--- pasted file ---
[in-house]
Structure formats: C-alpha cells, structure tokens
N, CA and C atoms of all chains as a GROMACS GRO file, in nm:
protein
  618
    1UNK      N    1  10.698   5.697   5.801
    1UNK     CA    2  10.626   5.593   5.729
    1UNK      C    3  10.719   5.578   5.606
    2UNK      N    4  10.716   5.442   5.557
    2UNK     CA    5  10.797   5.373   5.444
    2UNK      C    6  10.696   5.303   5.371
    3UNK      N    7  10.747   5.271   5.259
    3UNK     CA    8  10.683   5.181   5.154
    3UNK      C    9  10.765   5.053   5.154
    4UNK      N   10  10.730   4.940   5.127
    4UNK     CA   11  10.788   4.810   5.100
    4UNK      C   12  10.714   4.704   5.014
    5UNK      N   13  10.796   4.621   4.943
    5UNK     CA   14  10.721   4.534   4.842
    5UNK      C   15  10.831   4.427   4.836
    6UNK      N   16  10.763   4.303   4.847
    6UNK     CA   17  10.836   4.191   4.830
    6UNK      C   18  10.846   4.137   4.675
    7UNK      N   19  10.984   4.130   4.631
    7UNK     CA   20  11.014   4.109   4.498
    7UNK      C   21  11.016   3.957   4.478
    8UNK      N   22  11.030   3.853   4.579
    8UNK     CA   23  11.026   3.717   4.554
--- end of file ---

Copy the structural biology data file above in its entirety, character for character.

[in-house]
Structure formats: C-alpha cells, structure tokens
N, CA and C atoms of all chains as a GROMACS GRO file, in nm:
protein
  618
    1UNK      N    1  10.698   5.697   5.801
    1UNK     CA    2  10.626   5.593   5.729
    1UNK      C    3  10.719   5.578   5.606
    2UNK      N    4  10.716   5.442   5.557
    2UNK     CA    5  10.797   5.373   5.444
    2UNK      C    6  10.696   5.303   5.371
    3UNK      N    7  10.747   5.271   5.259
    3UNK     CA    8  10.683   5.181   5.154
    3UNK      C    9  10.765   5.053   5.154
    4UNK      N   10  10.730   4.940   5.127
    4UNK     CA   11  10.788   4.810   5.100
    4UNK      C   12  10.714   4.704   5.014
    5UNK      N   13  10.796   4.621   4.943
    5UNK     CA   14  10.721   4.534   4.842
    5UNK      C   15  10.831   4.427   4.836
    6UNK      N   16  10.763   4.303   4.847
    6UNK     CA   17  10.836   4.191   4.830
    6UNK      C   18  10.846   4.137   4.675
    7UNK      N   19  10.984   4.130   4.631
    7UNK     CA   20  11.014   4.109   4.498
    7UNK      C   21  11.016   3.957   4.478
    8UNK      N   22  11.030   3.853   4.579
    8UNK     CA   23  11.026   3.717   4.554